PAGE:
A while before I started writing this post, I was procrastinating and watching art videos on Youtube whilst thinking of an idea for the painting shown earlier in this article. Although the art videos that I watched were really interesting, one thing stood out to me. There was barely any original art in the videos on one channel whatsoever! Seriously, it was pretty much all fan art!

Yes, on a practical level, I can understand why some artists do this. More people like to see art based on their favourite TV shows/films/videogames. It’s a lot easier to paint or draw realistically if you have lots of ready-made references (that you don’t have to turn into something too new and original). And, yes, it allows you to start painting right away without having to go through the difficult process of thinking about what to paint or using your imagination.

But, for a while, I felt like a total and utter fool! Here I was, having “uninspired” days (where I crank out crappy original paintings, because regular practice is important –even when you aren’t “inspired”!) and putting time and effort into working out how to come up with good original ideas.

For a while, I thought that I was some kind of hilariously stupid traditionalist who limits themselves because of old-fashioned ideas about “originality”. After all, some of the popular artists on Youtube are making fan art all of the time. They obviously don’t have to bother with difficult things like “creativity” and “inspiration”.

But then, I realised that the joke is on them.

Making nothing but fan art is the artistic equivalent of a band only playing cover songs or hiring an outside songwriter for all of their songs. Yes, they might have recognisable hits and lots of fame. They might even develop their own musical style. They’ll probably end up in the charts. They’ll probably put out albums more regularly. But, compare them to a band like Iron Maiden.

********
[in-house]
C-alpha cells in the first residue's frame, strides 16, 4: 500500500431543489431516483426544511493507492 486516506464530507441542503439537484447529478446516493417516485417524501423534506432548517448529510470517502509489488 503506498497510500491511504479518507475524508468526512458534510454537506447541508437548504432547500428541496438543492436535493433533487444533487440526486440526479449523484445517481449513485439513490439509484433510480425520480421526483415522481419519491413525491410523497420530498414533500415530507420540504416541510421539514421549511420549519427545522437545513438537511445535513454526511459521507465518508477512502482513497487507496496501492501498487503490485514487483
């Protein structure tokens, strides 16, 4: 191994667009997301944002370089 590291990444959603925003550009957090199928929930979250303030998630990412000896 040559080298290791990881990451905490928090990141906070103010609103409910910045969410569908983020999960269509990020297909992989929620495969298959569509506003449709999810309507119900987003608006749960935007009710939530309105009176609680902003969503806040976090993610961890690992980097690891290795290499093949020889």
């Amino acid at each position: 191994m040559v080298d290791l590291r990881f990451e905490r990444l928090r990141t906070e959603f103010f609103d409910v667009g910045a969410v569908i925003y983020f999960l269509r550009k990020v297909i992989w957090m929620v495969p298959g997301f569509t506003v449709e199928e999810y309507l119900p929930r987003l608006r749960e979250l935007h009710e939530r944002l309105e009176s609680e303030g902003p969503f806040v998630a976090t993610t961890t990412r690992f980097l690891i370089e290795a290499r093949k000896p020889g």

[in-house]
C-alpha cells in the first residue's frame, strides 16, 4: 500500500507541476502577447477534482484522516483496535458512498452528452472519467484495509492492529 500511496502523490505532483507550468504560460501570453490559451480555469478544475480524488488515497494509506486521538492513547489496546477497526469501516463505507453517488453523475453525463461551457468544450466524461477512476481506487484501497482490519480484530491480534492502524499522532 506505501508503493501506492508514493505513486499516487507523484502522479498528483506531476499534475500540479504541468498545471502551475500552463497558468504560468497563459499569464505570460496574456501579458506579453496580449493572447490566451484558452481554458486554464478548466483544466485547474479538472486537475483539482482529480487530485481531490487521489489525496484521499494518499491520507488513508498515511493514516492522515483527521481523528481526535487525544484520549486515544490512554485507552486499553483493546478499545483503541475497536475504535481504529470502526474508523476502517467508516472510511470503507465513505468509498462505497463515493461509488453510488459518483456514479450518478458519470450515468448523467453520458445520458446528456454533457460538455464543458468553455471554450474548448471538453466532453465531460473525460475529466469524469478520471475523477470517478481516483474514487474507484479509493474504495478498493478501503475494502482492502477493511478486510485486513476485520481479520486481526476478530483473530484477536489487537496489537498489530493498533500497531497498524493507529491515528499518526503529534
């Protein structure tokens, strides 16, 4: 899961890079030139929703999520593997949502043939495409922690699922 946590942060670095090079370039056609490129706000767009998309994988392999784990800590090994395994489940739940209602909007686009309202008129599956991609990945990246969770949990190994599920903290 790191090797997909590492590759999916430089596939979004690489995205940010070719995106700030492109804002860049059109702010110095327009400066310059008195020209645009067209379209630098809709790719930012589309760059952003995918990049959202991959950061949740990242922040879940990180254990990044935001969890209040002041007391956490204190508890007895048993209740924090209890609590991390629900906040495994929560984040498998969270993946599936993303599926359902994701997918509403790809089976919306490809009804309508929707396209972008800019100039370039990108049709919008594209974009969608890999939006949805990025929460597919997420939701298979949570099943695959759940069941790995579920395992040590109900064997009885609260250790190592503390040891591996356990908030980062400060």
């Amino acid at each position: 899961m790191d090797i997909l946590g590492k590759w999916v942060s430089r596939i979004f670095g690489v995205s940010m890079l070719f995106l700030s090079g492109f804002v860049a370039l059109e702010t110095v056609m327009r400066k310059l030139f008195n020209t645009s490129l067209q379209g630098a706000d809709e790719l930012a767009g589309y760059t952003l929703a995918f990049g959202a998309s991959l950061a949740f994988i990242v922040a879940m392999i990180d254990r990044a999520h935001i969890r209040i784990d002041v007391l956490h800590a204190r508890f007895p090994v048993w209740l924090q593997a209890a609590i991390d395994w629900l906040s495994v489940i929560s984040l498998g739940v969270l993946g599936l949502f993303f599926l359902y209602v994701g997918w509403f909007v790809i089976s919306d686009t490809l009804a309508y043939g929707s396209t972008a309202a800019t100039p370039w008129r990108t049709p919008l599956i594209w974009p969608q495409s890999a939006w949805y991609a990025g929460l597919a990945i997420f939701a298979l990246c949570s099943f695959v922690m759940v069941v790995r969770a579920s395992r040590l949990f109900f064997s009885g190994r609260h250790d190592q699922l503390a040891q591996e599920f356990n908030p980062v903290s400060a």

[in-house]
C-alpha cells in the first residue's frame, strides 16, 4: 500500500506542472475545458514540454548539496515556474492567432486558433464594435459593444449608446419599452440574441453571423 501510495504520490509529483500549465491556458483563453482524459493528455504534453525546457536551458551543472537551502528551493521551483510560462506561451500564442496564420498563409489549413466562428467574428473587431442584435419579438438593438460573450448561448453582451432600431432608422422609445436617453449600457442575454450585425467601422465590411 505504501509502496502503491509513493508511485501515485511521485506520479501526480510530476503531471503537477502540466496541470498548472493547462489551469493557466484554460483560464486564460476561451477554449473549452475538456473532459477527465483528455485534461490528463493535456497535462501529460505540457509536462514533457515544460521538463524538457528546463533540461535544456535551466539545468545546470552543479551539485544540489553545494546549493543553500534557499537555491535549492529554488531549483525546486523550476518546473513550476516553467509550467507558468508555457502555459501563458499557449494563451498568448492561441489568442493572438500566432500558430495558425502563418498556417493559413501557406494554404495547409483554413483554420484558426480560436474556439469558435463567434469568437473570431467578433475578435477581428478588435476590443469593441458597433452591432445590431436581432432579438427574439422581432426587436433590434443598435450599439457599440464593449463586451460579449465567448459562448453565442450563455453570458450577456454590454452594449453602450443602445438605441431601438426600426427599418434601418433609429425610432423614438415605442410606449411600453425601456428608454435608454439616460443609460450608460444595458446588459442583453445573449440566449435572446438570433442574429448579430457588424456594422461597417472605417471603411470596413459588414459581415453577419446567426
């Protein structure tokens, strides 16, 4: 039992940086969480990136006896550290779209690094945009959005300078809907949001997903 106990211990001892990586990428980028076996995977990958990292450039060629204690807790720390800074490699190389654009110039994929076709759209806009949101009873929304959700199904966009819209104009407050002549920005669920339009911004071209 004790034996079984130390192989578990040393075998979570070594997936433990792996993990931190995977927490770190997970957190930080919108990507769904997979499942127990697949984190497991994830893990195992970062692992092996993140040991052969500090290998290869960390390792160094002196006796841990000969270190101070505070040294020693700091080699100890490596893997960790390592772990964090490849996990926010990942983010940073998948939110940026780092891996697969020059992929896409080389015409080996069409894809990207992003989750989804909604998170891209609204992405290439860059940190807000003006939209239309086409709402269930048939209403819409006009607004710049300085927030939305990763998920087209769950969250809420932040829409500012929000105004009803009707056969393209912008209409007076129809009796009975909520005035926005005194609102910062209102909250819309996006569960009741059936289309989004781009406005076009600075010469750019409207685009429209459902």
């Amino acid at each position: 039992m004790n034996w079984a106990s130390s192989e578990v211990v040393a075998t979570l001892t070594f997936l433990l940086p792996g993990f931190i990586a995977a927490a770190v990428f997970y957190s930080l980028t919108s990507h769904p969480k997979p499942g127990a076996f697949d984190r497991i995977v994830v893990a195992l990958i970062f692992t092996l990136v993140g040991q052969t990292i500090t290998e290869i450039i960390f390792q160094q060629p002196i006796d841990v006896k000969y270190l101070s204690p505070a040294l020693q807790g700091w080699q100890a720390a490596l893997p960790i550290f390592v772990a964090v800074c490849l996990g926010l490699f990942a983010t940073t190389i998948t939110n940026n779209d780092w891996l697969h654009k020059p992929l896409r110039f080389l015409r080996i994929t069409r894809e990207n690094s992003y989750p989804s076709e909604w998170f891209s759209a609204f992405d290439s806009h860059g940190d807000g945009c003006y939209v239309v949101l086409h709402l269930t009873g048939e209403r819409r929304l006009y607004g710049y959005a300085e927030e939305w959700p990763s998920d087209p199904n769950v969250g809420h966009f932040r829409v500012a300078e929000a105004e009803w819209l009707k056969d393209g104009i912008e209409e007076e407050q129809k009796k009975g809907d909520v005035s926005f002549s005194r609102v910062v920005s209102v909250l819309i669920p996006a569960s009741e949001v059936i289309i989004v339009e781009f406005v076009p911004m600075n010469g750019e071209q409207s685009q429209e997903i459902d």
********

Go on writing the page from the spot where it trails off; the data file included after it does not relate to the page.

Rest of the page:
Iron Maiden is a long-running heavy metal band who are virtually never played on the radio or shown on TV. They’re barely ever in the charts. They take inspiration the old fashioned way. They write their own lyrics. They’ve put a lot of time and effort into coming up with their own unique sound, which has evolved over time.

Yes, they’ve covered other bands, but it happens extremely rarely (and the covers usually end up being obscure B-sides ). And…. they’re about a billion times better than bands who end up in the charts regularly. They have literal hordes of fans in pretty much every country on the planet and you’d be hard-pressed to find another metal band who hasn’t been inspired by Iron Maiden in some way. Iron Maiden’s music will echo loudly through the ages, whilst many pop bands will be lost in the mists of time.

Yes, making nothing but fan art might make art “easier”, but the only person you’re cheating is yourself. You’re missing out on the chance to learn how to come up with art that is distinctively “yours”. You’re missing out on the chance to develop things like themes and motifs in your art.

You’re missing out on the feeling of accomplishment that comes from putting something from your own imagination onto a piece of paper or canvas. You’re missing out on learning how to persevere through uninspired times. You’re missing out on developing and refining your art by taking inspiration from a wide range of sources.

You’re at the mercy of current culture and whatever happens to be “popular” at the moment. You’re also at the mercy of the imaginative people who make the things your fan art is based on.

Yes, thinking of original ideas can be difficult and time-consuming sometimes. But, at least you aren’t limiting your artistic development.

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Anyway, I hope that this was useful 🙂

Three Things To Think About If You Worry That Your Art, Comics, Fiction Etc.. Aren’t “Original” Enough

2017 Originality and inspiration article sketch

First of all, this isn’t an article about plagiarism or fan art/fan fiction. If your story, comic etc.. is a direct copy of something else and/or directly based on another published work (and isn’t a parody of it), then this is not the article for you.

It is an article for people who want to make their own imaginative things that are sometimes heavily inspired by other things, and are worried that their work isn’t “original” or “imaginative” enough. This is an article for people who worry that their own imagination isn’t developed enough because they tend to be inspired by other things.

Likewise, I am not a copyright scholar, so none of this should be seen as formal legal advice of any kind.

Plus, I won’t be talking about the distinction between inspiration and plagiarism much (because I’ve sort of mentioned it before). For the purposes of this article, I’m going to assume that whatever you’ve made has been inspired in a legitimate way (eg: based on generic elements, themes etc… from something else, rather than copying highly-specific exact details).